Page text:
So you’ve built a gaming PC with enough RGB lights to light up a 70’s roller-rink and hardware powerful enough to run your videogame, editing software, music, web browser and live stream, all at the same time. (Disclaimer: no-one needs to do that, ever.) Now it’s time to put that power to use, after all, why bother putting all the effort into your fancy gaming rig if you are running it on an ancient CRT monitor?
With 4K resolution being all the rage right now (let’s not get into discussions over 8K upwards), it’s easy to think that all you need to do is pick up a 4K screen from a good brand and hope for the best. Unfortunately, as any technology enthusiast will know, that is not the case. There are numerous considerations to make, including refresh rate, high dynamic range, input ports and now G-Sync and FreeSync.
Nvidia introduced G-Sync back in 2013, with an initial range of small, bulky monitors and expansion modules which were quickly abandoned. With the passage of time and the inevitable AMD response to the technology in the form of FreeSync, the range of screens available today has increased tenfold and the top brands for gaming tech, including Acer and ASUS, have released impressive high-end screens incorporating the technologies.
So what do G-Sync and FreeSync actually do? You may have noticed screen-tearing and artefacts in busy situations when gaming on your PC. This occurs when there is a misalignment between the number of frames that are being rendered by your graphics card, and the refresh rate of your monitor. G-Sync screens include an in-built chip which essentially manages this misalignment and for the most part eliminates tearing without any additional cost to your graphics card’s load. FreeSync uses a similar method but the technology is handled directly by a dedicated part of your graphics card.
G-Sync and FreeSync are essentially an evolution of existing V-Sync technologies which have been used in games for years. When V-Sync (or one of its various iterative forms) is enabled it eliminates screen-tearing but can cause a significant load on your graphics card and will commonly result in frame rate drops or visual stuttering instead. G-Sync and FreeSync seek to eliminate the tearing with no extra graphical processing cost by managing the screen-tearing in isolation.
I recently purchased an Acer Predator XB280HK G-Sync monitor, which is 28” and has a native 4K resolution. The screen is far from the best on the market, as it lacks HDR compatibility, has a refresh rate of 60HZ and some would argue that 28” is too small for 4K. However, for an entry point into 4K gaming at a decent price, I have found the results of G-Sync to be astounding. My gaming rig boasts an Nvidia GTX 1080 GPU, Intel i5 7600k processor and 16GB DDR4 RAM. This setup has proved more than sufficient to run the games I have tested on high settings at 4K on this screen, at 60 frames per second, with minimal drops, thanks to both my rig’s hardware and G-Sync. I have tested a number of games at the same settings with G-Sync disabled and found either significant screen tearing or, with V-Sync on, huge frame rate drops.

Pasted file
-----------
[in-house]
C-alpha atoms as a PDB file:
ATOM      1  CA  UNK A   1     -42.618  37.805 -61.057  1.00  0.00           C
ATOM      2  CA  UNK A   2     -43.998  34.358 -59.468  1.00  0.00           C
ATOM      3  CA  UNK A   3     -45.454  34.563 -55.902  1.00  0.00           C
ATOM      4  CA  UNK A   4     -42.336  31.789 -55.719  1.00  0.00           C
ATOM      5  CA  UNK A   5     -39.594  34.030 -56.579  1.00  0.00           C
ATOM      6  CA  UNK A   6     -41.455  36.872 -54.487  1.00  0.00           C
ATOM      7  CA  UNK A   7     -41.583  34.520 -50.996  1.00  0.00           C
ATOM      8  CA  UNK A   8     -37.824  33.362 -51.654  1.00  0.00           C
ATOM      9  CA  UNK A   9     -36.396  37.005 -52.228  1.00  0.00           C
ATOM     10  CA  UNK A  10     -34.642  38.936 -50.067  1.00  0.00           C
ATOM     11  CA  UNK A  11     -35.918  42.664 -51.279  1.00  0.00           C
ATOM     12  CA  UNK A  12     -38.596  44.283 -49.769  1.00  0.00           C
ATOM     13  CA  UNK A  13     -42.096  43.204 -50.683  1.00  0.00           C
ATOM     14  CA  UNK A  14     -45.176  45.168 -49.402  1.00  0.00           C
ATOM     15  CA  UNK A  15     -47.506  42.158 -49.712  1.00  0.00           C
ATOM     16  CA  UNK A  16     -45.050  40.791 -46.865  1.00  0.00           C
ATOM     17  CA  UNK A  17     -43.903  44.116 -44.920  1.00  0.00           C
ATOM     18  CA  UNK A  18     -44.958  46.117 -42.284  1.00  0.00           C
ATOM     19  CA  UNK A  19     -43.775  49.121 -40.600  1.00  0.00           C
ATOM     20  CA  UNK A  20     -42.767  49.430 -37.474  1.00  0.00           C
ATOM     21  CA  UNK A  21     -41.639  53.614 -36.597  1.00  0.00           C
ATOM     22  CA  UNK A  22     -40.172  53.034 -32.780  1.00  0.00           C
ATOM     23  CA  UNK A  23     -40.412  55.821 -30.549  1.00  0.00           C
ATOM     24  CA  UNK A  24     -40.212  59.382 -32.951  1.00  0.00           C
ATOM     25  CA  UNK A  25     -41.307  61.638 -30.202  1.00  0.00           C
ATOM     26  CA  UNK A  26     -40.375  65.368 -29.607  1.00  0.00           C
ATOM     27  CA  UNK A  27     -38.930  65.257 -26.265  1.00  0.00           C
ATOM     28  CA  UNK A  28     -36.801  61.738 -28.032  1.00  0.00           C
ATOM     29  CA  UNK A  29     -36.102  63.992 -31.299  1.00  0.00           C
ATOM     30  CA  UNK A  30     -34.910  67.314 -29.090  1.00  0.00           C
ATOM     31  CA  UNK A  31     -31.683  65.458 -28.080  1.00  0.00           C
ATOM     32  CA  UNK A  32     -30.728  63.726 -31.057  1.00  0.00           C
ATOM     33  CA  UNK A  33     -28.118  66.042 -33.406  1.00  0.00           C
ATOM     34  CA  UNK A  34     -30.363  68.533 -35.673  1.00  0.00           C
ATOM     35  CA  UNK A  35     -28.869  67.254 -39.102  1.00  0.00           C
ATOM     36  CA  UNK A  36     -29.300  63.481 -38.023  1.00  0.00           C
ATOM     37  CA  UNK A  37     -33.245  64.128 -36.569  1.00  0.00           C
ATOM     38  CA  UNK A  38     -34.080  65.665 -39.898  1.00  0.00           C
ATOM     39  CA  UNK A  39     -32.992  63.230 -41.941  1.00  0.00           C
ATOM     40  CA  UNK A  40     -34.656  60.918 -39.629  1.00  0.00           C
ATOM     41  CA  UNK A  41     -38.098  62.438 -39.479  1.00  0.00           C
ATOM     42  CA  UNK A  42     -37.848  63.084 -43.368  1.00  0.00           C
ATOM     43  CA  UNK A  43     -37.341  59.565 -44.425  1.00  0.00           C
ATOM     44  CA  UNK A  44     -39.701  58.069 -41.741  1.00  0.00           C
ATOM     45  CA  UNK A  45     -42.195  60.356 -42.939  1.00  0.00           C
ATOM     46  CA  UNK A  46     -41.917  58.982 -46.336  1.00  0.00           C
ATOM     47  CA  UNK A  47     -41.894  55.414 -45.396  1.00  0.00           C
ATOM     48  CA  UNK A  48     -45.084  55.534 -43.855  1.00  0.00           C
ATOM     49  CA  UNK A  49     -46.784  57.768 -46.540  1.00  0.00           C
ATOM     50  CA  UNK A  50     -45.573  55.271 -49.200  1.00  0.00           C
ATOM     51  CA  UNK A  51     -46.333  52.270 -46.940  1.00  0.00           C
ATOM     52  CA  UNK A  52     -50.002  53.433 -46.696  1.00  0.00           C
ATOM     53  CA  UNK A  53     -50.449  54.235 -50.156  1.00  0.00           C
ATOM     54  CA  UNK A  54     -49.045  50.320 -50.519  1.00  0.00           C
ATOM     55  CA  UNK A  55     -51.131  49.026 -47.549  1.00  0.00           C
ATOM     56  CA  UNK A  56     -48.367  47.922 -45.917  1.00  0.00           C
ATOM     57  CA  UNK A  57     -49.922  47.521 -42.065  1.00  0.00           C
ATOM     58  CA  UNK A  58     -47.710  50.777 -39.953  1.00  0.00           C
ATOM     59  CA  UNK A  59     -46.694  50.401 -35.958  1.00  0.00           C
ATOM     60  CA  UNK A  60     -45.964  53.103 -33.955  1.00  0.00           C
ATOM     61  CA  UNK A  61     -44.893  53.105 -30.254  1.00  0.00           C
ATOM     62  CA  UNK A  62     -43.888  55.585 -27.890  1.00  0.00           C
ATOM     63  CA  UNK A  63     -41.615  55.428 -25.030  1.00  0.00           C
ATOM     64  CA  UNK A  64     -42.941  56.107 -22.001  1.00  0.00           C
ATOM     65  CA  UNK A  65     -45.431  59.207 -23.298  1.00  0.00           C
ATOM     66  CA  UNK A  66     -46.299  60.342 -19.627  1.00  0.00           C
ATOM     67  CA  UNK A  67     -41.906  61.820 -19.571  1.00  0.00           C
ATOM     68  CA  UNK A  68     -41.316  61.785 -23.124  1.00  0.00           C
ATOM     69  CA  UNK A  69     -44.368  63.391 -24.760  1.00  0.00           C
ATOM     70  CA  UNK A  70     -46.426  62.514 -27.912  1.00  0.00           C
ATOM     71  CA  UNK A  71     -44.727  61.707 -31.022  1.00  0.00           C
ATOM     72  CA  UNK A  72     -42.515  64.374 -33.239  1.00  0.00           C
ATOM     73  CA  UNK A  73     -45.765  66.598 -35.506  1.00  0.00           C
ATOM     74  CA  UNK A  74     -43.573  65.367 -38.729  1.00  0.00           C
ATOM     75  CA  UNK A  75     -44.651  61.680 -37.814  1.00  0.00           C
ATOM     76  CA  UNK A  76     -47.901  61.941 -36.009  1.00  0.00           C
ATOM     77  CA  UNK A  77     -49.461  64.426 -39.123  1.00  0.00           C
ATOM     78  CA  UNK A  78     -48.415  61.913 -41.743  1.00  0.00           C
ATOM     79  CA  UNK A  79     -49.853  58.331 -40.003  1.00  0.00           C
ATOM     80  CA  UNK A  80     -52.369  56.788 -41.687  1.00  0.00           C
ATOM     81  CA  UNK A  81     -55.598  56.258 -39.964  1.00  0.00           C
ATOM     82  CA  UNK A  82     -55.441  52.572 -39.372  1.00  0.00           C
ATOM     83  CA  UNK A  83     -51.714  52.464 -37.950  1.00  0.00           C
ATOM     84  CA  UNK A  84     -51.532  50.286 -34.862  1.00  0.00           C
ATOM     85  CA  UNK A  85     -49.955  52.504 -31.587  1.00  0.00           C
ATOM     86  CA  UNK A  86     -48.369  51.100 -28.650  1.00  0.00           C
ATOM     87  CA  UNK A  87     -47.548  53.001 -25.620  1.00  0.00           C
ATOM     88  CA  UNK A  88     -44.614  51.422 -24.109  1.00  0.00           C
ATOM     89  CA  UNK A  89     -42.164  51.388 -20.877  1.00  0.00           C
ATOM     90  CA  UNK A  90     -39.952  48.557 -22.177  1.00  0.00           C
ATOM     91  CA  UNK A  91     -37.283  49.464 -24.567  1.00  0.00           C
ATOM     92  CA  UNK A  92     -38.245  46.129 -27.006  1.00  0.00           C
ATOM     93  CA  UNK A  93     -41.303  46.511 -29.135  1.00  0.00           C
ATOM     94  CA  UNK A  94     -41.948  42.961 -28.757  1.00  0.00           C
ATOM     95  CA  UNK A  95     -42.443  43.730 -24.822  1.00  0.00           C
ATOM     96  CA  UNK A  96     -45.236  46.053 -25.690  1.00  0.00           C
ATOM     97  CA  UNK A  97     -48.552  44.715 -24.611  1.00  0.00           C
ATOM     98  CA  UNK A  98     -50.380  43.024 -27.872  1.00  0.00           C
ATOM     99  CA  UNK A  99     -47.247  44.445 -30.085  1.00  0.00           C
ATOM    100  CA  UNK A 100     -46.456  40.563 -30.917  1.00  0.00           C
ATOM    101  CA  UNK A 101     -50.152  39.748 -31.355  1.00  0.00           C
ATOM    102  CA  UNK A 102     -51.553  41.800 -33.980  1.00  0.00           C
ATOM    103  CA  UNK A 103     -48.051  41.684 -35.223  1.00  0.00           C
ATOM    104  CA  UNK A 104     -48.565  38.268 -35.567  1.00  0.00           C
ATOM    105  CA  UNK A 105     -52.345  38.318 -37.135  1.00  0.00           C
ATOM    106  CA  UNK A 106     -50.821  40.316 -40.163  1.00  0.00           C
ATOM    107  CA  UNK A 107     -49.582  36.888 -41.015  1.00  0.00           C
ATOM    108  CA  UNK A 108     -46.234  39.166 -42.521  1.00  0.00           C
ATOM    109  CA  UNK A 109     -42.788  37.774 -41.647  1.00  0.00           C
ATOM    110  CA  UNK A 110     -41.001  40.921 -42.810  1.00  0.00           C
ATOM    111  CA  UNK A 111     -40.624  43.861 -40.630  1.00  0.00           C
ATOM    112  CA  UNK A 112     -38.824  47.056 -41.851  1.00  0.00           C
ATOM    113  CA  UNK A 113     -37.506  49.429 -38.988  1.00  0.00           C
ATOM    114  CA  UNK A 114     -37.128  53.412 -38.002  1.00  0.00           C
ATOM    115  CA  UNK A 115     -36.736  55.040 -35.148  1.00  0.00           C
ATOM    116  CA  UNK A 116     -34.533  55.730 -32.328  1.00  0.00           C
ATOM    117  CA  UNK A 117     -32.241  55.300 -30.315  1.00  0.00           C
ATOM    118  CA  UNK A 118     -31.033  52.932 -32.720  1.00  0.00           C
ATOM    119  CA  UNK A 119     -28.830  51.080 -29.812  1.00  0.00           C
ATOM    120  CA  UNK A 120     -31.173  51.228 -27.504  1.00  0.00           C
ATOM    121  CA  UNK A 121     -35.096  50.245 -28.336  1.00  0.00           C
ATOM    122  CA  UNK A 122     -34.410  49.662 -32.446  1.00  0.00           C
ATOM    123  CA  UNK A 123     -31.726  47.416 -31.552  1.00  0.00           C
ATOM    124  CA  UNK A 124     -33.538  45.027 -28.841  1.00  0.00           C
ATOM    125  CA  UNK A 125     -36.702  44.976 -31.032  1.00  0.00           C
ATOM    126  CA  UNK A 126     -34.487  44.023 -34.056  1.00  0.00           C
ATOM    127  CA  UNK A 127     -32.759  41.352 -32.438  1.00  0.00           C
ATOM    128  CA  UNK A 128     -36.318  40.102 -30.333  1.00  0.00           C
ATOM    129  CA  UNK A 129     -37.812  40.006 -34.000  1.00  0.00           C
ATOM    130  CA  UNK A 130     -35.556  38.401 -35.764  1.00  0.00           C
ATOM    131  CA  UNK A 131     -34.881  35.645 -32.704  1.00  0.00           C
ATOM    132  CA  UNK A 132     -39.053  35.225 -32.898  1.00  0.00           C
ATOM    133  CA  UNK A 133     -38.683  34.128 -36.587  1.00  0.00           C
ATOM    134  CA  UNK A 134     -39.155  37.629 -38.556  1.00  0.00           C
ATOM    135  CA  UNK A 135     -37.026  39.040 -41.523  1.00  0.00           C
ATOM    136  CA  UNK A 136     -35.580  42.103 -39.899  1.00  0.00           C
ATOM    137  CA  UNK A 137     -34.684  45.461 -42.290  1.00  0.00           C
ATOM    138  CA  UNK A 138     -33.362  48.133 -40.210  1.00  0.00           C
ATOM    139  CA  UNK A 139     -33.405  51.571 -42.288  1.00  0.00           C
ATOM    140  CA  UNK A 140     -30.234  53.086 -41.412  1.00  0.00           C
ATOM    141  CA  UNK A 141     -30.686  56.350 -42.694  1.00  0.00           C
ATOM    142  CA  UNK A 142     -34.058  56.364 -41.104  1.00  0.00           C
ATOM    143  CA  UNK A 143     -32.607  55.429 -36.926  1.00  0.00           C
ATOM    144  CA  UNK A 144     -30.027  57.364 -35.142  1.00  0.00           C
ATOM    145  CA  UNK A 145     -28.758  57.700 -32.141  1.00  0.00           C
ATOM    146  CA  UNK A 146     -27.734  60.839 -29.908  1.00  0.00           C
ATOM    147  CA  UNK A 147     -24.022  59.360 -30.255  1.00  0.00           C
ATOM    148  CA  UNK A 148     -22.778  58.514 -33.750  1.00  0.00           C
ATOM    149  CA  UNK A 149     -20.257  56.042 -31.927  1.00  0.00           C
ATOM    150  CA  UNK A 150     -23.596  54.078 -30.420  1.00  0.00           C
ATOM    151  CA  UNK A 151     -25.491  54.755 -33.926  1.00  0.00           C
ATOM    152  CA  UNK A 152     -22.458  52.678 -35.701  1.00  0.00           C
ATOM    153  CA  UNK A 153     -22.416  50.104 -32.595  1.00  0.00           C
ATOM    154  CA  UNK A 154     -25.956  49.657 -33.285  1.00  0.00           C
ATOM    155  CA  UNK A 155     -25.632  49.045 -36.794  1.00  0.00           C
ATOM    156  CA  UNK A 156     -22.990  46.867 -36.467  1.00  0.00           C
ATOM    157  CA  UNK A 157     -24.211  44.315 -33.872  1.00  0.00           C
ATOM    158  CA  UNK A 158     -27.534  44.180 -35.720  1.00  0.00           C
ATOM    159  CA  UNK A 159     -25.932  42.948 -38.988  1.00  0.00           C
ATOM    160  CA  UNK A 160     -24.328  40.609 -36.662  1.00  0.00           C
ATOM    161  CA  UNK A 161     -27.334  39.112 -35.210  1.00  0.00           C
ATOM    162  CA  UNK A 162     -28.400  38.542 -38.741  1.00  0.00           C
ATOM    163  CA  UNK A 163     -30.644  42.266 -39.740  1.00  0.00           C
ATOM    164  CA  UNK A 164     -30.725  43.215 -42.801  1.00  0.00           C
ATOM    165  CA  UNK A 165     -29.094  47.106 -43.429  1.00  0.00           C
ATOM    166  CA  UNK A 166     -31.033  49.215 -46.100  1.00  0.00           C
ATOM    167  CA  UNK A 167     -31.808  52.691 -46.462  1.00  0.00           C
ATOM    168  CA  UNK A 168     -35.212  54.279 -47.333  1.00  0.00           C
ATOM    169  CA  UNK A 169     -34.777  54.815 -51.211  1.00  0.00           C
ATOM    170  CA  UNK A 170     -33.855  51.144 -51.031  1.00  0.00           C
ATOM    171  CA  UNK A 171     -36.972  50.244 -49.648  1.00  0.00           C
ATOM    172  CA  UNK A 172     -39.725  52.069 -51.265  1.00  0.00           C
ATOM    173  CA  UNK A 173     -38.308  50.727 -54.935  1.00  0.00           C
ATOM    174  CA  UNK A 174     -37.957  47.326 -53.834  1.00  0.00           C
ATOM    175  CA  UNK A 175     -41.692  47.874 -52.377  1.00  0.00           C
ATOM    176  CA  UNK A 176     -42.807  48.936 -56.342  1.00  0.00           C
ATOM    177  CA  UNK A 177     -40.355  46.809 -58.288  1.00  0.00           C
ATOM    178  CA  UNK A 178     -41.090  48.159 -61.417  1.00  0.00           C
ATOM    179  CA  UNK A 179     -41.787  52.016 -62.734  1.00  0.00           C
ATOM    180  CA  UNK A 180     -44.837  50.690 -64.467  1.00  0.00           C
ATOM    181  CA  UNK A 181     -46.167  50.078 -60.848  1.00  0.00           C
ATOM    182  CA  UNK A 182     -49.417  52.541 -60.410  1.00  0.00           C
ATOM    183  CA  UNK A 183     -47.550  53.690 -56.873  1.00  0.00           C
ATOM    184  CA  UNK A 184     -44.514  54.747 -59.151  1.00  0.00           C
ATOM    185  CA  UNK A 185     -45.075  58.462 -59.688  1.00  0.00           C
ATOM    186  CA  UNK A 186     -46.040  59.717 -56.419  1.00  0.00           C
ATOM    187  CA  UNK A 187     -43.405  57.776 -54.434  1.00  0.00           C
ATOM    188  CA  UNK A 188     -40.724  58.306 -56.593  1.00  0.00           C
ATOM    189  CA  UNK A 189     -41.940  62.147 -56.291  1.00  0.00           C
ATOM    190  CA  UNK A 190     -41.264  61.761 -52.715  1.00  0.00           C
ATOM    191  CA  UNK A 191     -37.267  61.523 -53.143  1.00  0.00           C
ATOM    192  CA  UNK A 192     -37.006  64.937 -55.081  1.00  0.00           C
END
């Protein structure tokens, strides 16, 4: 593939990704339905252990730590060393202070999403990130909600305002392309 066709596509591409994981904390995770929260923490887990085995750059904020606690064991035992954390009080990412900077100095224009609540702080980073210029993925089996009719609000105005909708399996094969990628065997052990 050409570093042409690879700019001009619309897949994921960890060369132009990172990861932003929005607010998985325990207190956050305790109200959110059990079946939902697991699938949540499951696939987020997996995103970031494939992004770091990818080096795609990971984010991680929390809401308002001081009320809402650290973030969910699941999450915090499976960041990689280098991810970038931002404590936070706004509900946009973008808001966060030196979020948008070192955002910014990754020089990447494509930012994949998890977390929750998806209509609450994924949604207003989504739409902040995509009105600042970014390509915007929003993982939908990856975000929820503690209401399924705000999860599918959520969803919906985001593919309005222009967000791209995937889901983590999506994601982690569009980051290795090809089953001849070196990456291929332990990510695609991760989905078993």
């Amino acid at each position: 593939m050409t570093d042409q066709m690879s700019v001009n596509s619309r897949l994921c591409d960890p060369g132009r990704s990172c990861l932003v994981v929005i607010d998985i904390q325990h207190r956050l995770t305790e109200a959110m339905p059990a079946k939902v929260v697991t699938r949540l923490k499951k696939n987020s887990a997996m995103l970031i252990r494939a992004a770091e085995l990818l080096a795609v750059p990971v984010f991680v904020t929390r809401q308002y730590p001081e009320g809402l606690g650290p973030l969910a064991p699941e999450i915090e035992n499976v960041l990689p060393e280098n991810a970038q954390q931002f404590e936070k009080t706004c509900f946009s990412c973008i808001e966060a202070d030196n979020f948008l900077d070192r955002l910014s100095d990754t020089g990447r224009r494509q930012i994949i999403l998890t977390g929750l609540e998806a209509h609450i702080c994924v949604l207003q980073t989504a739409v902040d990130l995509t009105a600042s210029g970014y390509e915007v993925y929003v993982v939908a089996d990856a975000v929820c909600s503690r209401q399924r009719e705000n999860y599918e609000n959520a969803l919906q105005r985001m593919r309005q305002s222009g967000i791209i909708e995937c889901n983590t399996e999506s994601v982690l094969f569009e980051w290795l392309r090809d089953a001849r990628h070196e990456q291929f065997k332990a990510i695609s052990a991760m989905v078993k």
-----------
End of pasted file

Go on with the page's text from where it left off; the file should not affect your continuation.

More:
It comes down to individual choice as to whether the advantages offered by G-Sync and FreeSync are enough to justify the premium cost, as most of these screens are significantly more expensive than their non-G-Sync/ FreeSync counterparts. Some gamers may also be more interested in other new screen technologies, such as high dynamic range, which is arguably just as much of a leap in quality (at least in respect of colour depth) as a jump from 1080p to 4K resolution. Larger screens with G-Sync and FreeSync are also much harder to come by, a 28” screen will certainly not replace your 55” living room TV. G-Sync monitors featuring all of the desired elements (let’s not forget a high refresh rate!) come at significant cost.
My experience of G-Sync has been entirely positive. Based on my personal setup (which I obtained purely by the tried and true method of bargain-hunting), it is hard to see that I would be able to game at 4K so smoothly without the use of G-Sync. Gaming at 4K even on a smaller screen comes with unexpected benefits too, I am particularly picky when it comes to jagged edges in games, having always wacked the anti-aliasing settings up their highest in the past. I have noticed a reduction in the appearance of such jaggies when playing at a higher resolution. An impressive example is Creative Assembly’s wonderful Alien: Isolation, which uses a proprietary engine that features shader technology that unfortunately gives the appearance of jagged edges which cannot be rectified by anti-aliasing. A small flaw in an otherwise stunning game. However, by bumping the resolution up to 4K, I have noticed a considerable reduction in the appearance of jaggies in this game, improving the visual fidelity and adding to the atmosphere of horror the game designers worked so hard to create.
With E3 just around the corner (the annual press conference where the big players in gaming make their key announcements), Microsoft stands poised to lift the veil on its upcoming project ‘Scorpio’, the 4K iteration of its Xbox One console. The Scorpio is slated to include support for FreeSync technology and to use next-generation HDMI hardware. If the past successes of consoles spearheading new technologies is anything to go by (see: PS3 drives the success of the Blu-Ray format) we will be seeing much more of G-Sync and FreeSync in the future.